By |2023-02-28T08:32:25-06:00January 4th, 2022|Trees, Disease|

Redbuds-Harbingers of Spring

Redbuds are an excellent indicator of warmer days ahead. From the bean-like seed pods, we can tell that they are in the Legume (or bean) family. Their flowers come in a range of shades of deep rose, pink, purple and white, as well as a range of forms such as single trunk, multi-trunk and weeping. Although we often see the native Redbuds growing and blooming in full sun, they also do quite well as an understory tree, tolerating partial shade very  well. To avoid the ever-present “leaf-scorch” in late summer, [...]

By |2022-03-13T10:16:36-05:00September 15th, 2021|Trees|

Rose of Sharon

Rose of Sharon (aka Althea) Hibiscus syriacus Native to China and India, Rose of Sharon was introduced to the gardens of Europe in the 16th century. The specific epithet “syriacus”, refers to it having been collected from gardens in Syria. It is propagated by seed and cuttings, and many new cultivars have shown up in recent years. Many of these cultivars produce little to no seed. Rose of Sharon is a deciduous, multi-trunk woody shrub to small tree that is cold hardy to Zone 5b (-15°F). It tolerates heat, poor [...]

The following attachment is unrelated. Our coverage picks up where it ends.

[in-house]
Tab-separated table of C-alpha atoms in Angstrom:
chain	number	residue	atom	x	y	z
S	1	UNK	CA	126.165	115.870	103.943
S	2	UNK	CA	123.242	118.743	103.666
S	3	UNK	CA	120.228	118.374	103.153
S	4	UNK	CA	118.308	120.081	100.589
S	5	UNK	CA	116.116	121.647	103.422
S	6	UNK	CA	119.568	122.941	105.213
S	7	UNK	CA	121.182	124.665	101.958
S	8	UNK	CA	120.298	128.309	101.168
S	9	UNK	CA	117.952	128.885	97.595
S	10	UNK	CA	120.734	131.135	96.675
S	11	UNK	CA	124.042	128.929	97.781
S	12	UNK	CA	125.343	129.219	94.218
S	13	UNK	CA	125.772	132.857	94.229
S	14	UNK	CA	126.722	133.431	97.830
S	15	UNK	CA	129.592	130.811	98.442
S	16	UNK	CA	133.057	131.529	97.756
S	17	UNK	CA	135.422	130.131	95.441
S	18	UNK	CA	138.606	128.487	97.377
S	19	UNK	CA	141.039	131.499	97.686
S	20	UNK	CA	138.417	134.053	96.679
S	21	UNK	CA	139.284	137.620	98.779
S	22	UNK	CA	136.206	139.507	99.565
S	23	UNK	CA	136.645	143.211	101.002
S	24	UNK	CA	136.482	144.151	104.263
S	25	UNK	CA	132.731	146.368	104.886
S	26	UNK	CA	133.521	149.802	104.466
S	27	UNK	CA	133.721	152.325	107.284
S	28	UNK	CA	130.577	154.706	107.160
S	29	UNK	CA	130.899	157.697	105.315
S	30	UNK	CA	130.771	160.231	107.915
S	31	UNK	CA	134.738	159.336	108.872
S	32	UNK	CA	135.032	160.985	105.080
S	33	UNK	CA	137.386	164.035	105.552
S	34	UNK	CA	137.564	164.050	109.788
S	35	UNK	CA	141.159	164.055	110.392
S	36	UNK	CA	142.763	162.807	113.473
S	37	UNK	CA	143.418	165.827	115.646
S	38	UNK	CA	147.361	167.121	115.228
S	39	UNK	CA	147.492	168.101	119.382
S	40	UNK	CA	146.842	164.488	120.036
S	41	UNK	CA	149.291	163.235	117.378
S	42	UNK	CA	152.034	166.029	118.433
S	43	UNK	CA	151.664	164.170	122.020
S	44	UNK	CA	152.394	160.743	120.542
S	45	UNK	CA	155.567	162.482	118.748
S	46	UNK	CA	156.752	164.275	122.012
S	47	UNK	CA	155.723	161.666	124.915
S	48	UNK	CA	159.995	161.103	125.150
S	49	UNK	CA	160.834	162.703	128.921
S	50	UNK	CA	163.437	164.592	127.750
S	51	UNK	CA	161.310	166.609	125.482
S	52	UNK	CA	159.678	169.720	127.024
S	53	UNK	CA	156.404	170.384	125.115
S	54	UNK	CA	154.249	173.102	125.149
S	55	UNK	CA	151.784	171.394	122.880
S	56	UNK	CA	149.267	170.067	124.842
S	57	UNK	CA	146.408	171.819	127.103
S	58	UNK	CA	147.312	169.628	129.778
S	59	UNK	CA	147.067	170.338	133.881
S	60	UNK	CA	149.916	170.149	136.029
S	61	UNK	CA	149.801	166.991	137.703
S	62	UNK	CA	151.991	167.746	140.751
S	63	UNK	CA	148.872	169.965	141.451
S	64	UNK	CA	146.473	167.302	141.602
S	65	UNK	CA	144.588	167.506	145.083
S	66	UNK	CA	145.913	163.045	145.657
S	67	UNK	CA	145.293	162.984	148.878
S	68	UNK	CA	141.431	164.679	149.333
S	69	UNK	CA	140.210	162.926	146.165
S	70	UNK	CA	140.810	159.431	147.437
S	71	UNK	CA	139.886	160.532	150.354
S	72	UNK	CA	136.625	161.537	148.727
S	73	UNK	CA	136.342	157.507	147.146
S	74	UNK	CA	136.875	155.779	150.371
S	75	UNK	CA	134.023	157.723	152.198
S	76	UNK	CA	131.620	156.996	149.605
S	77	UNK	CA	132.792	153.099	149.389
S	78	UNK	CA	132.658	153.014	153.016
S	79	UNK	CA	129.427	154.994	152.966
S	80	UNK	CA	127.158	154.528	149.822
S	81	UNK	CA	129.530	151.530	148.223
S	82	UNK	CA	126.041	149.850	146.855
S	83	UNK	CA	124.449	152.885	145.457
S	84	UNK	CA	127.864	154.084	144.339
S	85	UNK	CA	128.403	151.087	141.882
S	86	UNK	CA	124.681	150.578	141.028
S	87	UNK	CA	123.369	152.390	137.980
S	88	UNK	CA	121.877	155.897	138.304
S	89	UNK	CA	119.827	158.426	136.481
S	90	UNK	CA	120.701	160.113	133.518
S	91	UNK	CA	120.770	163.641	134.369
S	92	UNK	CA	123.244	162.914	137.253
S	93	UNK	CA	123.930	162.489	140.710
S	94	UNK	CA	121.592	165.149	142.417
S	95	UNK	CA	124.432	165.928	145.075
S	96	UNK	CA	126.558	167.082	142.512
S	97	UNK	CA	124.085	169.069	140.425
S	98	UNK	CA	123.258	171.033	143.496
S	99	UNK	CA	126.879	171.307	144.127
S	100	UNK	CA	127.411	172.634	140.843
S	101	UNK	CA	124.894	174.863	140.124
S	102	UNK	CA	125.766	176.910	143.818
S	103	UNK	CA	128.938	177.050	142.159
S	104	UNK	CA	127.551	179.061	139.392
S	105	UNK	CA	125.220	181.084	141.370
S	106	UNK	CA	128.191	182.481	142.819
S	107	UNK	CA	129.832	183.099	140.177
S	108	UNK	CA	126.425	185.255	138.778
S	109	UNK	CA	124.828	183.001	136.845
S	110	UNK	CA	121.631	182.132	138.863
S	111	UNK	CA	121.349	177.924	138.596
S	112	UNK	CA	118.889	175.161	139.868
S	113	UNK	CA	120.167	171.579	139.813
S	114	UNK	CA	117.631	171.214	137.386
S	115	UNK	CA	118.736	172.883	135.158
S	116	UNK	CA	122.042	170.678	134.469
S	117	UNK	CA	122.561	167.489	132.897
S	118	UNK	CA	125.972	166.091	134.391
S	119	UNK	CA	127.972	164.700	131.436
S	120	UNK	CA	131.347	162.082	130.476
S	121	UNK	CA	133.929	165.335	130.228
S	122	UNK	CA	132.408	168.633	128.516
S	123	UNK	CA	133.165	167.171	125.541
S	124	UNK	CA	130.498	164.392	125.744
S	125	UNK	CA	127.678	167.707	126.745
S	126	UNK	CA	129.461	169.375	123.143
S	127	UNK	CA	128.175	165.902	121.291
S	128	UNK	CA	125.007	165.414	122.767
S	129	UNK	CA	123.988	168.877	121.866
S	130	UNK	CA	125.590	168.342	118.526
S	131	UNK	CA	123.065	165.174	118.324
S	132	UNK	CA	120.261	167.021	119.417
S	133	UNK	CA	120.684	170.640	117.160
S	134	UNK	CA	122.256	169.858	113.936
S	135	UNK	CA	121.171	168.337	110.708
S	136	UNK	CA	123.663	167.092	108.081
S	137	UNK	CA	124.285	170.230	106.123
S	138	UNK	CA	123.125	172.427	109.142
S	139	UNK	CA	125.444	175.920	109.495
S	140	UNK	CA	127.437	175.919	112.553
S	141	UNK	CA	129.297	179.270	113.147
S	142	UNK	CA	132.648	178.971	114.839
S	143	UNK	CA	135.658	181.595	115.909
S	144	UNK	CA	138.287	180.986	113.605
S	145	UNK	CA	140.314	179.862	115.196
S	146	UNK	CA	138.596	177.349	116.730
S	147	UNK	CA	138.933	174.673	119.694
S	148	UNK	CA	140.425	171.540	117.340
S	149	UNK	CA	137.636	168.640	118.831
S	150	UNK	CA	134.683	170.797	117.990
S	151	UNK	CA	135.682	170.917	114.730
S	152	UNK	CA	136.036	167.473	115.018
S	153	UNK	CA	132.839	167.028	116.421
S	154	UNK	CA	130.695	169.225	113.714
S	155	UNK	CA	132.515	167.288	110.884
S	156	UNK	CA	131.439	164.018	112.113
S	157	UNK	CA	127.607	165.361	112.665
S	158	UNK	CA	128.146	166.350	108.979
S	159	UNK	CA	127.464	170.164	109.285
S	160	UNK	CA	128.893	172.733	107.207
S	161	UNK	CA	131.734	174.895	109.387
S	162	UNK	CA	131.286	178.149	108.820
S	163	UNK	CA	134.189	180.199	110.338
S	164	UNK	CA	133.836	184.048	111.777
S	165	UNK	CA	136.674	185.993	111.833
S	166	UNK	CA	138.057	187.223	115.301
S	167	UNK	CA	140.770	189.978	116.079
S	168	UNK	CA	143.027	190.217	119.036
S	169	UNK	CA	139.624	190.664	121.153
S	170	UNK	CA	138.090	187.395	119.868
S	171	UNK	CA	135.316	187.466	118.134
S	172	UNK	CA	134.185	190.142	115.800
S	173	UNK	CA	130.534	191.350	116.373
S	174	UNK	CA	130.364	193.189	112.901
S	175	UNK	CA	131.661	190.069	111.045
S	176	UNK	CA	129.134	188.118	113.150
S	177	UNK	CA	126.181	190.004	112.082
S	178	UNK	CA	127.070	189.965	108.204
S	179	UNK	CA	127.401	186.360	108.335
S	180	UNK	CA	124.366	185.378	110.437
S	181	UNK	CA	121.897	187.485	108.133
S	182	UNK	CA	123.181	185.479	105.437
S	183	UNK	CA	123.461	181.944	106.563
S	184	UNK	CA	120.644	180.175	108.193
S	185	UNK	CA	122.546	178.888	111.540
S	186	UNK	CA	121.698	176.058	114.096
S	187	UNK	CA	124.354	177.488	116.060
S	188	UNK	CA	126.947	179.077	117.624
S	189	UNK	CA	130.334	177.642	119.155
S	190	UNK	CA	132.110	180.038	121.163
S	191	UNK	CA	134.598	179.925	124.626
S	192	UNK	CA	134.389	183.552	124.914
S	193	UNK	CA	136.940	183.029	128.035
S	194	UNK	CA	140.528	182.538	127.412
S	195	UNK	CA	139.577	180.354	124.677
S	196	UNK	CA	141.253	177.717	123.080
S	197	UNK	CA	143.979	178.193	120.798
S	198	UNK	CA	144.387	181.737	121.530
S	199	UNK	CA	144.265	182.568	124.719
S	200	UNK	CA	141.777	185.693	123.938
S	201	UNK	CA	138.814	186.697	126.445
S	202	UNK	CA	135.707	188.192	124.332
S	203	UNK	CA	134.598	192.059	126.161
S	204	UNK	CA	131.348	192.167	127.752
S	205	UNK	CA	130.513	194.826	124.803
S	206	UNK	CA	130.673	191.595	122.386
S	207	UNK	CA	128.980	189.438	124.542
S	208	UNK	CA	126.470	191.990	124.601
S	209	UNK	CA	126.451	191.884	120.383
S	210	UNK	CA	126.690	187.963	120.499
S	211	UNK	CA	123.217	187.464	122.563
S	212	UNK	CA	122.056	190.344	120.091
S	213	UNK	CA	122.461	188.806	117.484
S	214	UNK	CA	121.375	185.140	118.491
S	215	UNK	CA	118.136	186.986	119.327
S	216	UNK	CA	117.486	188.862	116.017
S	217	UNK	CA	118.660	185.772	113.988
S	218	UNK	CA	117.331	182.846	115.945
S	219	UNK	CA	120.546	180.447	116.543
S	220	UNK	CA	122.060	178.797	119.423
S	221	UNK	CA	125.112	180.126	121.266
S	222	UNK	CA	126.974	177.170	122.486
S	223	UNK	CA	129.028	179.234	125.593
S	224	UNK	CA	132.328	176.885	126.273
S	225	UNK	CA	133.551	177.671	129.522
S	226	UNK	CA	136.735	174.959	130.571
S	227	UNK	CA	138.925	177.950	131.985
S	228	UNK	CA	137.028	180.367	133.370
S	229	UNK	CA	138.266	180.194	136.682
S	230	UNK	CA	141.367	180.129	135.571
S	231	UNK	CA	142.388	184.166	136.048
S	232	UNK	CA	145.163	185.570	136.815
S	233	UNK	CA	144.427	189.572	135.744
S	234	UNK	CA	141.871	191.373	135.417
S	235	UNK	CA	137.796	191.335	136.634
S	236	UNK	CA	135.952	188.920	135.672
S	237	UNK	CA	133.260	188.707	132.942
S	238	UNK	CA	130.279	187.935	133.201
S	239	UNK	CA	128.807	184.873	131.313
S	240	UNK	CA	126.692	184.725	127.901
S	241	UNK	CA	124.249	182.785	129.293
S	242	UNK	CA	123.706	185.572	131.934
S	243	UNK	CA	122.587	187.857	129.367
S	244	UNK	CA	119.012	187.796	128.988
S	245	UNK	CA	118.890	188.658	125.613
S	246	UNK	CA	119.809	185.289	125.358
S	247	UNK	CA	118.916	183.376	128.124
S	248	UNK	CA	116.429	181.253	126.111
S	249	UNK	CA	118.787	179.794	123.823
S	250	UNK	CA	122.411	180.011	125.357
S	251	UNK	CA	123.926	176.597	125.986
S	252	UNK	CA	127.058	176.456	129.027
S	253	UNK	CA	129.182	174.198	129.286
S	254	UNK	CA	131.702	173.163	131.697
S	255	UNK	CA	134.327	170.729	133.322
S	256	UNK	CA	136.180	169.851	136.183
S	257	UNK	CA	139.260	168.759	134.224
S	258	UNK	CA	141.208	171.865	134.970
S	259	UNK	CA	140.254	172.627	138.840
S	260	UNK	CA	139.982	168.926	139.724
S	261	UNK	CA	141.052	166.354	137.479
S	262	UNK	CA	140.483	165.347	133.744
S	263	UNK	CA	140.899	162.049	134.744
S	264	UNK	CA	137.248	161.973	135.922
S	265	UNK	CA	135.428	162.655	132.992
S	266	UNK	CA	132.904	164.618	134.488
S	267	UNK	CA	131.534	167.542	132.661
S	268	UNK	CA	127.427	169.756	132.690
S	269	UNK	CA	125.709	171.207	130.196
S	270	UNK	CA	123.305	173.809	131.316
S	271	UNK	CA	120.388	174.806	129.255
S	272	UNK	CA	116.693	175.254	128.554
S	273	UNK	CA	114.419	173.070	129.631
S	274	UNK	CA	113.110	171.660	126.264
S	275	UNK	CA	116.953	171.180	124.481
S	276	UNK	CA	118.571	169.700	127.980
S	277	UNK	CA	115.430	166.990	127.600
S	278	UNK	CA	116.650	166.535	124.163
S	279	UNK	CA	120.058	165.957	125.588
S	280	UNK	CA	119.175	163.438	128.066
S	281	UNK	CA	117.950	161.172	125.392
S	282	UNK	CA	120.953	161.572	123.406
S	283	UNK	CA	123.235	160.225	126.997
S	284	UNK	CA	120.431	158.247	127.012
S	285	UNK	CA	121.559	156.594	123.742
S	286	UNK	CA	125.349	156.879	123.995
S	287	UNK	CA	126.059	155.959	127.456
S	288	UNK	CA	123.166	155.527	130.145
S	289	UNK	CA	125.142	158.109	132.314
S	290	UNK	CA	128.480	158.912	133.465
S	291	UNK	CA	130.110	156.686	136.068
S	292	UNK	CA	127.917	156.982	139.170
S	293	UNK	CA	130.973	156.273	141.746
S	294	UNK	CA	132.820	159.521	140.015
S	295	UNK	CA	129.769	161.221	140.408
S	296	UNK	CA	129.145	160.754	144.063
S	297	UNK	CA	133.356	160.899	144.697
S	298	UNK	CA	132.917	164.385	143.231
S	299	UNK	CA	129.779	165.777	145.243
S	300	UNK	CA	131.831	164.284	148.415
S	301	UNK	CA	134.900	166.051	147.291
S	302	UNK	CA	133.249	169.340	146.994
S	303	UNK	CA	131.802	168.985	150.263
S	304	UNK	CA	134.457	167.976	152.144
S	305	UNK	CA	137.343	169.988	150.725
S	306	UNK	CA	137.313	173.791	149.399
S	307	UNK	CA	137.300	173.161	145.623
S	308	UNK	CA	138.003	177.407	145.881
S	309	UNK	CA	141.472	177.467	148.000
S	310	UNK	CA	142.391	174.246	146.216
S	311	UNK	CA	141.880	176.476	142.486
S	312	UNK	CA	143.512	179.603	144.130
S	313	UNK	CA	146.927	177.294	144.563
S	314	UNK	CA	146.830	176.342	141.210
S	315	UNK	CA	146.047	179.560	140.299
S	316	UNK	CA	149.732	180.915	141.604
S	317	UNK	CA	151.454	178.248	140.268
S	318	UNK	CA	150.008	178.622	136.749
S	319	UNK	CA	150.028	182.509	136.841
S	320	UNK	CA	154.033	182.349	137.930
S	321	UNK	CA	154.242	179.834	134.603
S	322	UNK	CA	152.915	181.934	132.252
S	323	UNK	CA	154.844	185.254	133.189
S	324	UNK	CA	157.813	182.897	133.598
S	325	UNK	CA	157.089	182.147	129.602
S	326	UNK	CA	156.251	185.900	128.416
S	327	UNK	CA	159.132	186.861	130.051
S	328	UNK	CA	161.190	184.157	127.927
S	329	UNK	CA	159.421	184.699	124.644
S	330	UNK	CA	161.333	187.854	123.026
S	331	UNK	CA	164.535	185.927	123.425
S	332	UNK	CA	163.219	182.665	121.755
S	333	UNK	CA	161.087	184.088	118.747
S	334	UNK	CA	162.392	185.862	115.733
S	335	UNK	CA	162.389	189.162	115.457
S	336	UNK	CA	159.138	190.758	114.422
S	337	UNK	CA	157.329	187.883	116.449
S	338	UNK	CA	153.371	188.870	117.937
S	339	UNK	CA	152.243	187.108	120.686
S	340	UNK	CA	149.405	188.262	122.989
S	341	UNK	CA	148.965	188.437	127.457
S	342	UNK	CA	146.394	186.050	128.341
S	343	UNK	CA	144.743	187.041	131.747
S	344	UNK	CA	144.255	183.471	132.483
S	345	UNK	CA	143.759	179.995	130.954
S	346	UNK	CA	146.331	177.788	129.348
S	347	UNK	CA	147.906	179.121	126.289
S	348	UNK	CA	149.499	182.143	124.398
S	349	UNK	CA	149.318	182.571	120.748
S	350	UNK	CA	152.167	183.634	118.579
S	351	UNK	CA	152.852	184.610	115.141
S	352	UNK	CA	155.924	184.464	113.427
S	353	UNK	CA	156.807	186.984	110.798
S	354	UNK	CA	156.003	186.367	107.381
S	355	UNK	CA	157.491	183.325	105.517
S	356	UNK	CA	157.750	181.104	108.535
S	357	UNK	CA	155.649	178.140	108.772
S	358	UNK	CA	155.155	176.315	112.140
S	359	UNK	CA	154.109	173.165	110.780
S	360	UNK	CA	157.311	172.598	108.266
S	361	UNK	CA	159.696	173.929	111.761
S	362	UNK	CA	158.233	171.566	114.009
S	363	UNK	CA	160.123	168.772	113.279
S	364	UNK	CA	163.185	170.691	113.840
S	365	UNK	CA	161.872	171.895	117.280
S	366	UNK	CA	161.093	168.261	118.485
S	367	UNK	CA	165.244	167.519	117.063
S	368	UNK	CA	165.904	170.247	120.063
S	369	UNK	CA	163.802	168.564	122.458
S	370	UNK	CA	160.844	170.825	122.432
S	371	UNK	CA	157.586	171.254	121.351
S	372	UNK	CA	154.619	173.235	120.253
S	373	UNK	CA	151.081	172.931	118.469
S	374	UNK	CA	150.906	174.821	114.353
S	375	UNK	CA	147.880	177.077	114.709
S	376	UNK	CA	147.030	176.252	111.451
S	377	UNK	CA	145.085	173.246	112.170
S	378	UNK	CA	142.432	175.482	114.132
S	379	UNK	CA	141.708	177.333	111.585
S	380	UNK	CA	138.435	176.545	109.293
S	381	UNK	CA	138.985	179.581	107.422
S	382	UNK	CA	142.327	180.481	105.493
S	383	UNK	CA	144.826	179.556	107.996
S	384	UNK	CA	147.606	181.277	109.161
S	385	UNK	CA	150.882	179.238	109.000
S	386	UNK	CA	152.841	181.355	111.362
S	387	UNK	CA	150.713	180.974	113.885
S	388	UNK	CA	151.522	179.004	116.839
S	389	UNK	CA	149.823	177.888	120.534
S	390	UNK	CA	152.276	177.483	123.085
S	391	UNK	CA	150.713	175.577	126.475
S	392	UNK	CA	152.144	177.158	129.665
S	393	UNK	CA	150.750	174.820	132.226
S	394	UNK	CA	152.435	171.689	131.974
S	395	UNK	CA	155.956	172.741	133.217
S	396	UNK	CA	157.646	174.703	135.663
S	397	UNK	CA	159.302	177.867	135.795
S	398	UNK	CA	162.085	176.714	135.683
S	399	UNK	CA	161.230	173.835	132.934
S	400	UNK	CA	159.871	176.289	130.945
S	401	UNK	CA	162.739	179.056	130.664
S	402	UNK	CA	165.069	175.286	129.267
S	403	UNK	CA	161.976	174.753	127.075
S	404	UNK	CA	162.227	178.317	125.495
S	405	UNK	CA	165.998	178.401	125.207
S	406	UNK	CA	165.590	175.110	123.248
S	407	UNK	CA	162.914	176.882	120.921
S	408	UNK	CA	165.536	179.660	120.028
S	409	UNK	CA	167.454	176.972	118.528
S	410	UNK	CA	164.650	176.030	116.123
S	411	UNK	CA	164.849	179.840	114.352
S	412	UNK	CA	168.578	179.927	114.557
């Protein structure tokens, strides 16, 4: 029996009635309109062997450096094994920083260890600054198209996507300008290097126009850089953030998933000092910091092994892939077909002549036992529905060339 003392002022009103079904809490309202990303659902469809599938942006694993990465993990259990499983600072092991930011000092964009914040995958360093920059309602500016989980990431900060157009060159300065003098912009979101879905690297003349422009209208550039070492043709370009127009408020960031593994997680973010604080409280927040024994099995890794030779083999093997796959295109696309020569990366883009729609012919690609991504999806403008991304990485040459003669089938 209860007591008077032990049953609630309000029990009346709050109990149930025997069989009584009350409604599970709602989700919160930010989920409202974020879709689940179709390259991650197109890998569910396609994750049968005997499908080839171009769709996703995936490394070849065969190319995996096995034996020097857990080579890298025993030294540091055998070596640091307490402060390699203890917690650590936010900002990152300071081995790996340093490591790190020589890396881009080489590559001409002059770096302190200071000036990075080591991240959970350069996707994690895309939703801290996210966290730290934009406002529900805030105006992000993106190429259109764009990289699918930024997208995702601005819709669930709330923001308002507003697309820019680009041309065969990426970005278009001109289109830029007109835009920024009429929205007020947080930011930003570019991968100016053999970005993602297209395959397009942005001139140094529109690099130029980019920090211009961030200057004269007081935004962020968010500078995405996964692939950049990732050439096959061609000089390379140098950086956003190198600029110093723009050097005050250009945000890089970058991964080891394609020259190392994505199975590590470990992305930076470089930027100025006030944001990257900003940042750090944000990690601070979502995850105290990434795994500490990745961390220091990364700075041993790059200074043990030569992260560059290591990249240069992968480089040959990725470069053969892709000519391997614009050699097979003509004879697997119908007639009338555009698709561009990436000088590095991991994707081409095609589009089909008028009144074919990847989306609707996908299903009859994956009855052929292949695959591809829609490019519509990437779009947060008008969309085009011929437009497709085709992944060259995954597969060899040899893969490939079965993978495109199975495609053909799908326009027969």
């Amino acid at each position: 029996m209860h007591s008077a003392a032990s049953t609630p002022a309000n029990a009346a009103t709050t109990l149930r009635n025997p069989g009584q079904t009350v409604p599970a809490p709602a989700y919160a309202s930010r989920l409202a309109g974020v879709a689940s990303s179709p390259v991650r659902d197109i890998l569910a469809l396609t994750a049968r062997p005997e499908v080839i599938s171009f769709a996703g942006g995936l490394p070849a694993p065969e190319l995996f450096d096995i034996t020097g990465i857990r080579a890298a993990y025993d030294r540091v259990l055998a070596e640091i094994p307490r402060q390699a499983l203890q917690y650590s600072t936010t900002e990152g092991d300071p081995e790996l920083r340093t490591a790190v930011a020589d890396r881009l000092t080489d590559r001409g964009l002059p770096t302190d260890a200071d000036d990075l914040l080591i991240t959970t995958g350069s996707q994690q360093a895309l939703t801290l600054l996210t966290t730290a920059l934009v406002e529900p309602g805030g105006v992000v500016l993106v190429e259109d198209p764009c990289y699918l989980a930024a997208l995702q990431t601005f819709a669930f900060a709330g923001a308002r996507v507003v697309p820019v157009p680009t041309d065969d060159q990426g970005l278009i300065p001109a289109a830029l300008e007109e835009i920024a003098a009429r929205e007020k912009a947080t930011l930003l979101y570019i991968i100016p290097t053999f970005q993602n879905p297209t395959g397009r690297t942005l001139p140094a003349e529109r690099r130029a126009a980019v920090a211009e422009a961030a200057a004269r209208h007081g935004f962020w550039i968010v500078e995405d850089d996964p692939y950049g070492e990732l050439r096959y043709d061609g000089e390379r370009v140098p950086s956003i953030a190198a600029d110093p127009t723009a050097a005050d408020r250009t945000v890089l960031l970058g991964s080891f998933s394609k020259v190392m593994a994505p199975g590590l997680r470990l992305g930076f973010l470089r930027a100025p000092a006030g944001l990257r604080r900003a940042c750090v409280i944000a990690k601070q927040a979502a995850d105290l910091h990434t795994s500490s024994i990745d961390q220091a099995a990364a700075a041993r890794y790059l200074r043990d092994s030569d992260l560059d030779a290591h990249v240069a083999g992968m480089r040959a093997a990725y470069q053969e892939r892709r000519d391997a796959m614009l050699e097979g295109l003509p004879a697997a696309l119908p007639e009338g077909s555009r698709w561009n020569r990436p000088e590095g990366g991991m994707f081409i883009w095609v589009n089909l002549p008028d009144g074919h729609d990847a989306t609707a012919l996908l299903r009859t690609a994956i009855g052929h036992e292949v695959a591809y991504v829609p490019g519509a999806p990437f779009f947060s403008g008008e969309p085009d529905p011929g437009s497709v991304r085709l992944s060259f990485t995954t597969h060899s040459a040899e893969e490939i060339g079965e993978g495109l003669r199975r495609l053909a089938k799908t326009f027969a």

By |2021-08-21T13:44:43-05:00August 21st, 2021|Plants, Trees|

Crape Myrtle Bark Scale

What are the signs of Crape Myrtle Bark Scale? When a customer calls or comes in with black sooty mold showing up on their Crape Myrtle leaves, trunks or even plants underneath the tree, the first thing we look for is aphids. The second thing we look for is Crape Myrtle Bark Scale. Although this introduced species from China, Japan and Korea is not as common as aphids on Crape Myrtles, we are seeing it more and more frequently in recent years. Like aphids, this scale insect has sucking mouthparts [...]

By |2024-06-13T11:29:56-05:00August 10th, 2021|Insects, Trees|